Information Commissioner’s Office considers action against Labour Party over handling of Subject Access Requests
More than seven months — 253 days, to be precise — after I submitted a Subject Access Request (SAR) to the Labour Party, I can reveal the Information Commissioner’s Office (ICO) has disclosed it has “concerns about Labour’s handling of SARs generally” and is “considering what further action may be necessary in order to improve Labour’s practices”.
In the letter dated August 23, in response to my complaint that the Labour Party has (still) not responded to my SAR — submitted on December 8 2017! — within the 40-calendar-day deadline required by the Data Protection Act 1998, Phillip Marsh, the ICO’s lead case officer, added:
“At this stage, I am unable to advise whether we will decide to take regulatory action in regard to your specific SAR; however I will update you should this be the case.
“In the meantime, I can advise that the Data Protection Act 1998 affords you with the right to enforce your right of access through the courts. Section 7(9) states that where a court determines a data controller has failed to comply with a subject access request, it can compel it to do so. You may therefore wish to seek independent legal advice in this regard. The ICO is unable to assist with taking such matters to court.”
A quick summary of the background:
I made my third “Subject Access Request” (SAR) to the Labour Party on December 8 last year.
My goal was to try — again — to discover why I was suspended by the Labour Party on October 26 2016.
In 22 months, I have never had the opportunity to rebute and refute a still-unspecified allegation by a still-unnamed complainant. Repeated requests for a progress report from Sam Matthews, head of disputes in the Labour Party’s Governance and Legal Unit, have been ignored: not a single word of response has been given to numerous emails and telephone calls.
Not least because repeated email reminders to Jordan Hall, the Labour art’s Data Protection Officer, had met only with the laughably-worded auto-reponse: “Thank you for your email. We aim to respond to all queries within 10 working days. Please note that it is not always possible and there may be instance where further time is required. If your query is urgent, please call 02077831498 otherwise we will respond in due course. Alternatively, please contact your Regional office.”
Telephone calls to Mr Hall’s office were never returned.
Last week, Andrew Whyte, the Labour Party’s head of external governance, apologised for the “lengthy delay” in responding to my SAR and explained that Mr Hall “is currently out of the office on sick leave”. I am now hopeful that Mr Whyte will ensure I get a response to my latest SAR.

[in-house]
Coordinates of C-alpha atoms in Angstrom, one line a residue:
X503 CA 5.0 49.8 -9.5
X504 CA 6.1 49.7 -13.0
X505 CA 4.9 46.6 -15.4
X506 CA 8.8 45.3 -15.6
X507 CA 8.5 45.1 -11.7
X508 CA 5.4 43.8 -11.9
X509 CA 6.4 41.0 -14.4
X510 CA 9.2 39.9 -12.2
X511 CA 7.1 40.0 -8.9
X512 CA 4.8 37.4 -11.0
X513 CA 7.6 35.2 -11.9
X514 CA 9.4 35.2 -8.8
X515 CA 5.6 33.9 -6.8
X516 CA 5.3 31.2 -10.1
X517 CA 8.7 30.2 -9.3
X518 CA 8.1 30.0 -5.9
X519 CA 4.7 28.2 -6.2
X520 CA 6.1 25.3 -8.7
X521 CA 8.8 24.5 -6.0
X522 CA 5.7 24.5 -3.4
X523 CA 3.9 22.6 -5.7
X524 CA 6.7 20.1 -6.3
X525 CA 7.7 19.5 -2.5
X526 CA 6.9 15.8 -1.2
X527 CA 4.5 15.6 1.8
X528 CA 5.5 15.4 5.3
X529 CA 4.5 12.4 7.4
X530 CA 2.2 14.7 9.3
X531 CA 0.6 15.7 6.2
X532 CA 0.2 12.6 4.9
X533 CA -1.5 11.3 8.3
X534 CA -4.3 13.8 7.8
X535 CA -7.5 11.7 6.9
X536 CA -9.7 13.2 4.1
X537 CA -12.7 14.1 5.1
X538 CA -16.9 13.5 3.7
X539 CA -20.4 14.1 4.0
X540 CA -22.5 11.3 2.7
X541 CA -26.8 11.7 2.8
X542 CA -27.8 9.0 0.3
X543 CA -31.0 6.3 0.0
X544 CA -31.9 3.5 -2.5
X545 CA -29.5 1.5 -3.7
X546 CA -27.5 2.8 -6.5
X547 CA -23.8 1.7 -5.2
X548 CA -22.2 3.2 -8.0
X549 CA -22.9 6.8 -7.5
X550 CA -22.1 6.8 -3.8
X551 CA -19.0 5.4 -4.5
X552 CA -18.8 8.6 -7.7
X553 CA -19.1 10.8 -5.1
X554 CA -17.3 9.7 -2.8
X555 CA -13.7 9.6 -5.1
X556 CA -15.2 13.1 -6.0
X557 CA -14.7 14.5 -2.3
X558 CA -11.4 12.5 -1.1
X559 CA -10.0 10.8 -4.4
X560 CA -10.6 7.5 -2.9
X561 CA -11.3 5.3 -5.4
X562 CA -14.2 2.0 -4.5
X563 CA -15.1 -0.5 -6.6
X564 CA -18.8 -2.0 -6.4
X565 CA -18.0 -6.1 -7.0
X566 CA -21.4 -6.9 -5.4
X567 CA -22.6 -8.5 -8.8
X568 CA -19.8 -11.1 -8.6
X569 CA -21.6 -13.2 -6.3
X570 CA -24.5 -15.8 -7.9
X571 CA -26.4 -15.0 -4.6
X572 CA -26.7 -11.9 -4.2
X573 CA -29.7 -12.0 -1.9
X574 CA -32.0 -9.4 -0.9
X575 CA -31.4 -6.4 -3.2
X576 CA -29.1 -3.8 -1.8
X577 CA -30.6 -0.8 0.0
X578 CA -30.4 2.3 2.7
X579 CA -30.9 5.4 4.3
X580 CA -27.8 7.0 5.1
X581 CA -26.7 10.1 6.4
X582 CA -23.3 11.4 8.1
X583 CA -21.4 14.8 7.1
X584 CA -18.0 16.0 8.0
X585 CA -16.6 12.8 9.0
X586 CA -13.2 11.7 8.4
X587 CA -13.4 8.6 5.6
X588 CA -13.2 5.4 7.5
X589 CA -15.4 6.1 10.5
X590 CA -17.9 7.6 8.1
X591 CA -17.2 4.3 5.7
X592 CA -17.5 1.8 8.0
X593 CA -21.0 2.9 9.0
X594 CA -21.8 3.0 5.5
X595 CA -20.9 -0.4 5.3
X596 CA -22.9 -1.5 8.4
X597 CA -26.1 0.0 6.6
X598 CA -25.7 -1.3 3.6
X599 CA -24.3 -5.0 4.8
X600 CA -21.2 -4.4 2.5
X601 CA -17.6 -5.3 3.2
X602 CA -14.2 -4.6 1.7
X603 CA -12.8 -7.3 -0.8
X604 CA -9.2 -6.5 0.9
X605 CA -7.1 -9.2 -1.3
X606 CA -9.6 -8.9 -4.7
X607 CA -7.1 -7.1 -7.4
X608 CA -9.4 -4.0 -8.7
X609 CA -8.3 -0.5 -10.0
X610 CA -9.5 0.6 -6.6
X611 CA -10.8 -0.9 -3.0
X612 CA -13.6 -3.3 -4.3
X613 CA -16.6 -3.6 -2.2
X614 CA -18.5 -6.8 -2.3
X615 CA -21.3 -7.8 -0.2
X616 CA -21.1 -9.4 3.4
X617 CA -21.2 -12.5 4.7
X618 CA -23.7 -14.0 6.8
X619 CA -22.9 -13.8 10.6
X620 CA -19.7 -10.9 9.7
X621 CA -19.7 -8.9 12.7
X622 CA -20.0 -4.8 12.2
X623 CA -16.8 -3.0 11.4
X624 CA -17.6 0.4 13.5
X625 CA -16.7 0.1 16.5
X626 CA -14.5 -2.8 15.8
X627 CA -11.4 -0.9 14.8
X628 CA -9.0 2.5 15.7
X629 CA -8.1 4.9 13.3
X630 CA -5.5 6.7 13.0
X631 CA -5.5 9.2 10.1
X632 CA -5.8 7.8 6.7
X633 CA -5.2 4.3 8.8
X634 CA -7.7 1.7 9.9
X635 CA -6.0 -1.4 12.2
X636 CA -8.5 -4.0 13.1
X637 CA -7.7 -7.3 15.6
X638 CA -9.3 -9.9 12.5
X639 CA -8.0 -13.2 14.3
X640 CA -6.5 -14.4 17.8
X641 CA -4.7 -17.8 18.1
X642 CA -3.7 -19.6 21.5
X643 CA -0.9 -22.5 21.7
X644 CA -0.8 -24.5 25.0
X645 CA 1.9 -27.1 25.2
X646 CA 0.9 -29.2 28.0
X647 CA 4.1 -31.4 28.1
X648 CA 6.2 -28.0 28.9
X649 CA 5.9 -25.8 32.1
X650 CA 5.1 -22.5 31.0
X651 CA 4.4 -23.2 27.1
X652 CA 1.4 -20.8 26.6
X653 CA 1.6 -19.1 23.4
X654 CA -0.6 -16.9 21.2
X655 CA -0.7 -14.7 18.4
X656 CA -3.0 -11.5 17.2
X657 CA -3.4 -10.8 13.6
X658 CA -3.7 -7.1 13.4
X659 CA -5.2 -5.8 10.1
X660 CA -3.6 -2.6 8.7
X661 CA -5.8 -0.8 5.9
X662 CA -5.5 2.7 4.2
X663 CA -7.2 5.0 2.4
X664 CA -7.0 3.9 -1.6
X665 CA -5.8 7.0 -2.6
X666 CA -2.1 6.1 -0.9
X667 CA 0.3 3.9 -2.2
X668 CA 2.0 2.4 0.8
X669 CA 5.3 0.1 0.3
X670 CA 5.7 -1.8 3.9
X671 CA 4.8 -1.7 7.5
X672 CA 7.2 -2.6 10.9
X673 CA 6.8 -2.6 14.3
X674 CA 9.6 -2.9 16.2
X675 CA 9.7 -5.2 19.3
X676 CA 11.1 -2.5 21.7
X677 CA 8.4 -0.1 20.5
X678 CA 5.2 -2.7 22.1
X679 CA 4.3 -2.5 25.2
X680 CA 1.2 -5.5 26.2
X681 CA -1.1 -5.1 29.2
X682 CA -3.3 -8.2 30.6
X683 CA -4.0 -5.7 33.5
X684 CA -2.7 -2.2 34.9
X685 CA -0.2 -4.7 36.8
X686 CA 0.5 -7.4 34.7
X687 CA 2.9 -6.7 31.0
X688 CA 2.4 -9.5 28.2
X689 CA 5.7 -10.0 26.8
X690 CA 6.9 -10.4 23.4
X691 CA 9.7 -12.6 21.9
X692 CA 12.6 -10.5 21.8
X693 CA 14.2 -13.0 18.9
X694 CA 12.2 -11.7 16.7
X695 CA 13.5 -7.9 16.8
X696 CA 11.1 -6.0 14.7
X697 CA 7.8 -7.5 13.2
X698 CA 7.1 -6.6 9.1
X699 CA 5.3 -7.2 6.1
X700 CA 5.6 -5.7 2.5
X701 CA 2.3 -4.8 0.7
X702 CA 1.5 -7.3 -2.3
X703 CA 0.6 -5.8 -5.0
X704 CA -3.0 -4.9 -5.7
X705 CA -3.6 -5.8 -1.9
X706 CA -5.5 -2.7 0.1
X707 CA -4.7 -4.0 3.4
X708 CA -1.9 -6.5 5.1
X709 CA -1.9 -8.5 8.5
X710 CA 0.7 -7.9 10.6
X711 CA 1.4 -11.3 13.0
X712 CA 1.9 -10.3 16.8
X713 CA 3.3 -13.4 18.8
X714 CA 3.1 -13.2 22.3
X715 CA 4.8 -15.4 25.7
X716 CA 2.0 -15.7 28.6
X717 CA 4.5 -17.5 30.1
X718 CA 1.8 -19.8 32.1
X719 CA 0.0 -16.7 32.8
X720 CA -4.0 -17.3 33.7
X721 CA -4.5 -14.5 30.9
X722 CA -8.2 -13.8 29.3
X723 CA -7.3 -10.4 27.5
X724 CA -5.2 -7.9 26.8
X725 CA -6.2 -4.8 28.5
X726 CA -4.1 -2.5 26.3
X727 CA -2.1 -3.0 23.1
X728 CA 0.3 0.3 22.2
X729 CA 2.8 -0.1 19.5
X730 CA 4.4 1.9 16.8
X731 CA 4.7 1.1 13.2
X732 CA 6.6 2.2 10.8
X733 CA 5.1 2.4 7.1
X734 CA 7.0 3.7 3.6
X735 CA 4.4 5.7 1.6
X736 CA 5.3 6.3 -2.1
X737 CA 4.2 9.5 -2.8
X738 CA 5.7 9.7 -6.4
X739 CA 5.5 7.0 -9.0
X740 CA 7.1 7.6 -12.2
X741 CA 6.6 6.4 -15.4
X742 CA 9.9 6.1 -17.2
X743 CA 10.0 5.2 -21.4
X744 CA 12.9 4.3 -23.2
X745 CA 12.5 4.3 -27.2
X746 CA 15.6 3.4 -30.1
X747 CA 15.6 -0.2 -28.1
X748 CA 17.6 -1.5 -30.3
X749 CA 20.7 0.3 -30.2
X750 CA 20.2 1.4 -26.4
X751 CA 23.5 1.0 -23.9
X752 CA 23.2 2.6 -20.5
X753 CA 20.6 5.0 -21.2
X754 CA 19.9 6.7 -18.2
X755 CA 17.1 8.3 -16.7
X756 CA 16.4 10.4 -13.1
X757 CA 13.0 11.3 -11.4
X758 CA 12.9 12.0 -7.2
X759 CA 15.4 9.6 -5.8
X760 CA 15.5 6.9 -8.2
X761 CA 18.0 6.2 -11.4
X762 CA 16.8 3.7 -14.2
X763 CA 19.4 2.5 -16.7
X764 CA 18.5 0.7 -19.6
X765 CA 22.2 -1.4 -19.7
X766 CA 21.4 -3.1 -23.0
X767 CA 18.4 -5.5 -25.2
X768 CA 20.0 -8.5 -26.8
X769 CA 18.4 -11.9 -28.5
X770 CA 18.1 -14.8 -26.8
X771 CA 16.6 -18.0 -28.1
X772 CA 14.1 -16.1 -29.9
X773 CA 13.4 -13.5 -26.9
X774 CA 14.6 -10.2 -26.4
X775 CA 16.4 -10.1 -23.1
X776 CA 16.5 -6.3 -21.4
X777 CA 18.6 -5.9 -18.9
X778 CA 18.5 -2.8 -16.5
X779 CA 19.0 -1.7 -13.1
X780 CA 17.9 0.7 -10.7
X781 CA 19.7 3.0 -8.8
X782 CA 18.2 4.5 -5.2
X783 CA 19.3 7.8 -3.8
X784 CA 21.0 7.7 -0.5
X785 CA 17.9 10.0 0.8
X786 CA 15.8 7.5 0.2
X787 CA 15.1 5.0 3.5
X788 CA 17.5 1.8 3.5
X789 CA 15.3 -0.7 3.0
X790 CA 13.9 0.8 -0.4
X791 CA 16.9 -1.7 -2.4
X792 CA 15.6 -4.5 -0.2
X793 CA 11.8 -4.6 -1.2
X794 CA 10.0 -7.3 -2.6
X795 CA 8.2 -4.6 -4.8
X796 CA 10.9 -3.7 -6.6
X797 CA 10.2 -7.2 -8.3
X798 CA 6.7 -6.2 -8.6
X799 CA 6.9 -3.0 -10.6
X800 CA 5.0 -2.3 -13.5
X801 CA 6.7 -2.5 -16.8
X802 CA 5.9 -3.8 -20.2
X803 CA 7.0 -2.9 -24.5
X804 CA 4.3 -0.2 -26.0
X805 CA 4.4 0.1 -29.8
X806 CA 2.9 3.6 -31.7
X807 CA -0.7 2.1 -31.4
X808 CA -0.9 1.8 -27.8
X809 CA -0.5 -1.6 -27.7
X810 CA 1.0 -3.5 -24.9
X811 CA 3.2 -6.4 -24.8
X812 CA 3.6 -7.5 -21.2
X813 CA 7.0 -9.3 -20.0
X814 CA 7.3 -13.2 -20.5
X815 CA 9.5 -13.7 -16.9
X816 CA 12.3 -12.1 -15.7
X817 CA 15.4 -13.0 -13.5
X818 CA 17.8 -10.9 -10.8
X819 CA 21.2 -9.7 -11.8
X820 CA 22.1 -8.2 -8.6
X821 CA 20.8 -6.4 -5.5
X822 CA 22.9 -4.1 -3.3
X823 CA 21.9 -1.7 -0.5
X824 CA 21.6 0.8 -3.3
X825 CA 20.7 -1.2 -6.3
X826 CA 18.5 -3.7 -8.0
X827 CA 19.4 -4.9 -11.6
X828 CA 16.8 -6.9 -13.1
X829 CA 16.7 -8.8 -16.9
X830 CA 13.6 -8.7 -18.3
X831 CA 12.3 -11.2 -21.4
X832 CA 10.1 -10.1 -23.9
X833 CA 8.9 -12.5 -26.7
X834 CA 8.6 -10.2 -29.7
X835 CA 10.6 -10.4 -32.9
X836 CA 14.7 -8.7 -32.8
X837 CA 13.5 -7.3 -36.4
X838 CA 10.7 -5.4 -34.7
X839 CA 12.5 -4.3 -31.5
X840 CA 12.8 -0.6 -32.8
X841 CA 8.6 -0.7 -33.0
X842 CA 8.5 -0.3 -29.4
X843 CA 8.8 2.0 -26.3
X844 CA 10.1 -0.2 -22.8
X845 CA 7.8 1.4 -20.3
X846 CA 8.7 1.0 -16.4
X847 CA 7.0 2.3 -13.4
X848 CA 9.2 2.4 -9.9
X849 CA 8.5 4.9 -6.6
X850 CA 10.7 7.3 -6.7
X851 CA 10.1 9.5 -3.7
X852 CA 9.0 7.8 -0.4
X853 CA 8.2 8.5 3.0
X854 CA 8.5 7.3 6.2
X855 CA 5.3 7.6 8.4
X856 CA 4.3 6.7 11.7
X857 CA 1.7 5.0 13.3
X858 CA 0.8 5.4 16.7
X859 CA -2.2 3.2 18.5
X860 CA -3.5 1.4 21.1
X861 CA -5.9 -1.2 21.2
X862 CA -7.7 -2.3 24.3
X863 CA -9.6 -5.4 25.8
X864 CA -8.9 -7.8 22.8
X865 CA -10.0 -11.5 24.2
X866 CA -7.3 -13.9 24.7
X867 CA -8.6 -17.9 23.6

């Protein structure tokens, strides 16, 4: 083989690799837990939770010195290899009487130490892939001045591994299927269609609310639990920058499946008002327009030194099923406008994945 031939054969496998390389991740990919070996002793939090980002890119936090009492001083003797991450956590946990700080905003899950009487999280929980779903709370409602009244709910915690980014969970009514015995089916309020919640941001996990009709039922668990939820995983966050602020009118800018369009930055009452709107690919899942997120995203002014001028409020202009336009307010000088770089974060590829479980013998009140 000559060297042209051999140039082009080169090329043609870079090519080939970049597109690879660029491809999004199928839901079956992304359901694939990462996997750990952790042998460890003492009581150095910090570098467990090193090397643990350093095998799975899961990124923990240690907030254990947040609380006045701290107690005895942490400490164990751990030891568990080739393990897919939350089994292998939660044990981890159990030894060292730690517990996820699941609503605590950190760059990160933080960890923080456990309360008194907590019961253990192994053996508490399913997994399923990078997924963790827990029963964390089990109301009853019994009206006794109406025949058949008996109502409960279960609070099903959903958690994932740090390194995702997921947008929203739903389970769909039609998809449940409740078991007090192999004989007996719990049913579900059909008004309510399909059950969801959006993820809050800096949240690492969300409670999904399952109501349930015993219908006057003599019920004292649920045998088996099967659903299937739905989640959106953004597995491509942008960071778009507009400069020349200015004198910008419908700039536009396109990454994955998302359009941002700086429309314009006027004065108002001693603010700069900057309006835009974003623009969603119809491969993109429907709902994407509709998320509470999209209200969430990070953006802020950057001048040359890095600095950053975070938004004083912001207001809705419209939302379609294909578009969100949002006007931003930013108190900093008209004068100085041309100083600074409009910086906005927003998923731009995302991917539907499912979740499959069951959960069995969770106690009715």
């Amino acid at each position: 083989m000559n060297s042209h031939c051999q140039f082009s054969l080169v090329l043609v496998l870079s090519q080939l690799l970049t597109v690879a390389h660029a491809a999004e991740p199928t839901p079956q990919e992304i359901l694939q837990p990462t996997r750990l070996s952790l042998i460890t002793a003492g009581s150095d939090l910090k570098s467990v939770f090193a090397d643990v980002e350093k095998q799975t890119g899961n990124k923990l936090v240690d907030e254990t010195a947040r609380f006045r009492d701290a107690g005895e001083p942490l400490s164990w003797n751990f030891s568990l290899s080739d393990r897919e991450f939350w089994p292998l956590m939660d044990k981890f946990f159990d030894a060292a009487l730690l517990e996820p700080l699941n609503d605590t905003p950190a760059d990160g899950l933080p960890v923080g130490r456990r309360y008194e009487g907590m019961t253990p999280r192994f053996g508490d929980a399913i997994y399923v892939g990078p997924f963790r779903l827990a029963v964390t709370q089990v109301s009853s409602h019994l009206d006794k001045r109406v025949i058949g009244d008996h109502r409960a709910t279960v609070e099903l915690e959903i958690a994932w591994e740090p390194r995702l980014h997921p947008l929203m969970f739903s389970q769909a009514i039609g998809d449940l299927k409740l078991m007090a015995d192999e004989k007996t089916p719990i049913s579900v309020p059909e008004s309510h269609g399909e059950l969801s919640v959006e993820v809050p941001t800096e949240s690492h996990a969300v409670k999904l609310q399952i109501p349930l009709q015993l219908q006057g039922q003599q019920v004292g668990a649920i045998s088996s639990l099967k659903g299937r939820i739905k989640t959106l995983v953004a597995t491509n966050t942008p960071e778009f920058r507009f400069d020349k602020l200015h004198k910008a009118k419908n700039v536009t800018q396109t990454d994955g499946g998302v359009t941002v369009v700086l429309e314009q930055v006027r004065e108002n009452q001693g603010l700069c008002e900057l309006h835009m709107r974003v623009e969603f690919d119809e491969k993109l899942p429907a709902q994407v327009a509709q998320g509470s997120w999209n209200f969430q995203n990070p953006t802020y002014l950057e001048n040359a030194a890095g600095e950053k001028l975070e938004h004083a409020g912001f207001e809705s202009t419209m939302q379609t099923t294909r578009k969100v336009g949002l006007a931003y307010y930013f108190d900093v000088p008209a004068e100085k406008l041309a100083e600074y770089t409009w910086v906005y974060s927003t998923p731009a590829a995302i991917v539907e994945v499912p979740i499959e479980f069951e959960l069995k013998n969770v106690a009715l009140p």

More importantly, the ICO seems ready to take action against the Labour Party for its flagrant and chronic abuse of the Data Protection Act 1998.
I have already highlighted how a Freedom of Information request was made to the ICO on February 13 2018, by a campaigner who supports Labour Party members who have been unjustly suspended or expelled for political reasons.
It contains a total of 44 complaints: one in 2015–2016; 22 in 2016–2017; 21 in 2017–[March 13] 2018.
I was particularly interested in the 32 complaints relating specifically to SARs that had not been fulfilled within the 40-calendar-day deadline. Of which 18 complaints led to the ICO requiring action from the Labour Party’s data-controller (one in January-March 13 2018; 12 in 2017; and five in 2016).
Today (Saturday, August 25), I was interviewed by The Sunday Times with a view to an article in this weekend’s newspaper. This is what I said:
“I’m a longstanding member of the Labour Party, who was suspended on October 26 2016 — after a still-unspecified allegation from a still-unnamed complainant, without a chance of a hearing to rebut and refute any charge.
“Like many hundreds and possibly thousands of party members, I made a Subject Access Request (SAR) to the Labour Party (on December 8 2017) to get some clues about why I was suspended. It should have responded to my request within 40 days. But I have had no communication whatsoever.
“I am pleased the Information Commissioner’s Officer (ICO) is now investigating the party’s flagrant and chronic abuse of the Data Protection Act 1998. If this fails to provide a satisfactory result, I will take the commissioner’s advice and take legal action.”